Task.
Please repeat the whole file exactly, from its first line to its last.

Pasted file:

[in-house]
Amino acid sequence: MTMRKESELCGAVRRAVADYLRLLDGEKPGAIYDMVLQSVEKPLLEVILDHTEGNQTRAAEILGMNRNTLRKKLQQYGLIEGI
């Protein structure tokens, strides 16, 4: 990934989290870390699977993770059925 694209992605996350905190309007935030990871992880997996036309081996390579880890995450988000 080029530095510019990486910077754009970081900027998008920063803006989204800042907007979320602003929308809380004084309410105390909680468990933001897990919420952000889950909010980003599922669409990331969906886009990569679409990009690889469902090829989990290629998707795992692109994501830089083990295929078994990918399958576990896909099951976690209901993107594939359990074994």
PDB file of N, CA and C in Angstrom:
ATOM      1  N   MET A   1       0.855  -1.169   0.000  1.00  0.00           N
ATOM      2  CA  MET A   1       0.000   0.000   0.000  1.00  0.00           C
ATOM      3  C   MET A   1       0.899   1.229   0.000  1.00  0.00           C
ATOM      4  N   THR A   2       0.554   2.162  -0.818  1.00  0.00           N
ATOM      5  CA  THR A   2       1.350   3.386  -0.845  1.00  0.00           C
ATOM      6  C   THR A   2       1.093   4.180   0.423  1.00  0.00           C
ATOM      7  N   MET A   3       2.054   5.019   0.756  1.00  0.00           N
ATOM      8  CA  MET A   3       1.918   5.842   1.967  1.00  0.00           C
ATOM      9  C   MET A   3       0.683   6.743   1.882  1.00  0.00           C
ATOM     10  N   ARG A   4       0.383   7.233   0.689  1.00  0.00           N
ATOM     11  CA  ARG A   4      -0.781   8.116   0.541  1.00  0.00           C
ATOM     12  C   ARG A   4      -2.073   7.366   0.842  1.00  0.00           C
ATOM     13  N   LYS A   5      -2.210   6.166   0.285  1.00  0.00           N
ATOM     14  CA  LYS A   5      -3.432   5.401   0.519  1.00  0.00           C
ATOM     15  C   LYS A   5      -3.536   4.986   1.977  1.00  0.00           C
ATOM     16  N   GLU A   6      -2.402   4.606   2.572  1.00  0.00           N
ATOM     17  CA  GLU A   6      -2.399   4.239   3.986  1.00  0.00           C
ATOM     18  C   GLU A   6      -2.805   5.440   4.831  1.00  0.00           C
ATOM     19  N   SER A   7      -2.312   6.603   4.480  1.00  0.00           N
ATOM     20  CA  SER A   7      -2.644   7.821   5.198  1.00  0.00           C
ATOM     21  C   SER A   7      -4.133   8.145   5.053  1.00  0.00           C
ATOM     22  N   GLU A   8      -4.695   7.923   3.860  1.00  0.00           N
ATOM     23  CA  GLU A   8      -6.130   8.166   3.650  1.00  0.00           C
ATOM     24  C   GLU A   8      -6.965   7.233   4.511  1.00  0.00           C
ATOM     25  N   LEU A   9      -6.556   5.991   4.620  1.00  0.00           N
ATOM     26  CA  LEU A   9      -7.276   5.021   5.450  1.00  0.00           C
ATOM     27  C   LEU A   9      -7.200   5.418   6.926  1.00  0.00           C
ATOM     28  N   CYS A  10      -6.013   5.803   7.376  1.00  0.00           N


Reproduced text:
[in-house]
Amino acid sequence: MTMRKESELCGAVRRAVADYLRLLDGEKPGAIYDMVLQSVEKPLLEVILDHTEGNQTRAAEILGMNRNTLRKKLQQYGLIEGI
């Protein structure tokens, strides 16, 4: 990934989290870390699977993770059925 694209992605996350905190309007935030990871992880997996036309081996390579880890995450988000 080029530095510019990486910077754009970081900027998008920063803006989204800042907007979320602003929308809380004084309410105390909680468990933001897990919420952000889950909010980003599922669409990331969906886009990569679409990009690889469902090829989990290629998707795992692109994501830089083990295929078994990918399958576990896909099951976690209901993107594939359990074994």
PDB file of N, CA and C in Angstrom:
ATOM      1  N   MET A   1       0.855  -1.169   0.000  1.00  0.00           N
ATOM      2  CA  MET A   1       0.000   0.000   0.000  1.00  0.00           C
ATOM      3  C   MET A   1       0.899   1.229   0.000  1.00  0.00           C
ATOM      4  N   THR A   2       0.554   2.162  -0.818  1.00  0.00           N
ATOM      5  CA  THR A   2       1.350   3.386  -0.845  1.00  0.00           C
ATOM      6  C   THR A   2       1.093   4.180   0.423  1.00  0.00           C
ATOM      7  N   MET A   3       2.054   5.019   0.756  1.00  0.00           N
ATOM      8  CA  MET A   3       1.918   5.842   1.967  1.00  0.00           C
ATOM      9  C   MET A   3       0.683   6.743   1.882  1.00  0.00           C
ATOM     10  N   ARG A   4       0.383   7.233   0.689  1.00  0.00           N
ATOM     11  CA  ARG A   4      -0.781   8.116   0.541  1.00  0.00           C
ATOM     12  C   ARG A   4      -2.073   7.366   0.842  1.00  0.00           C
ATOM     13  N   LYS A   5      -2.210   6.166   0.285  1.00  0.00           N
ATOM     14  CA  LYS A   5      -3.432   5.401   0.519  1.00  0.00           C
ATOM     15  C   LYS A   5      -3.536   4.986   1.977  1.00  0.00           C
ATOM     16  N   GLU A   6      -2.402   4.606   2.572  1.00  0.00           N
ATOM     17  CA  GLU A   6      -2.399   4.239   3.986  1.00  0.00           C
ATOM     18  C   GLU A   6      -2.805   5.440   4.831  1.00  0.00           C
ATOM     19  N   SER A   7      -2.312   6.603   4.480  1.00  0.00           N
ATOM     20  CA  SER A   7      -2.644   7.821   5.198  1.00  0.00           C
ATOM     21  C   SER A   7      -4.133   8.145   5.053  1.00  0.00           C
ATOM     22  N   GLU A   8      -4.695   7.923   3.860  1.00  0.00           N
ATOM     23  CA  GLU A   8      -6.130   8.166   3.650  1.00  0.00           C
ATOM     24  C   GLU A   8      -6.965   7.233   4.511  1.00  0.00           C
ATOM     25  N   LEU A   9      -6.556   5.991   4.620  1.00  0.00           N
ATOM     26  CA  LEU A   9      -7.276   5.021   5.450  1.00  0.00           C
ATOM     27  C   LEU A   9      -7.200   5.418   6.926  1.00  0.00           C
ATOM     28  N   CYS A  10      -6.013   5.803   7.376  1.00  0.00           N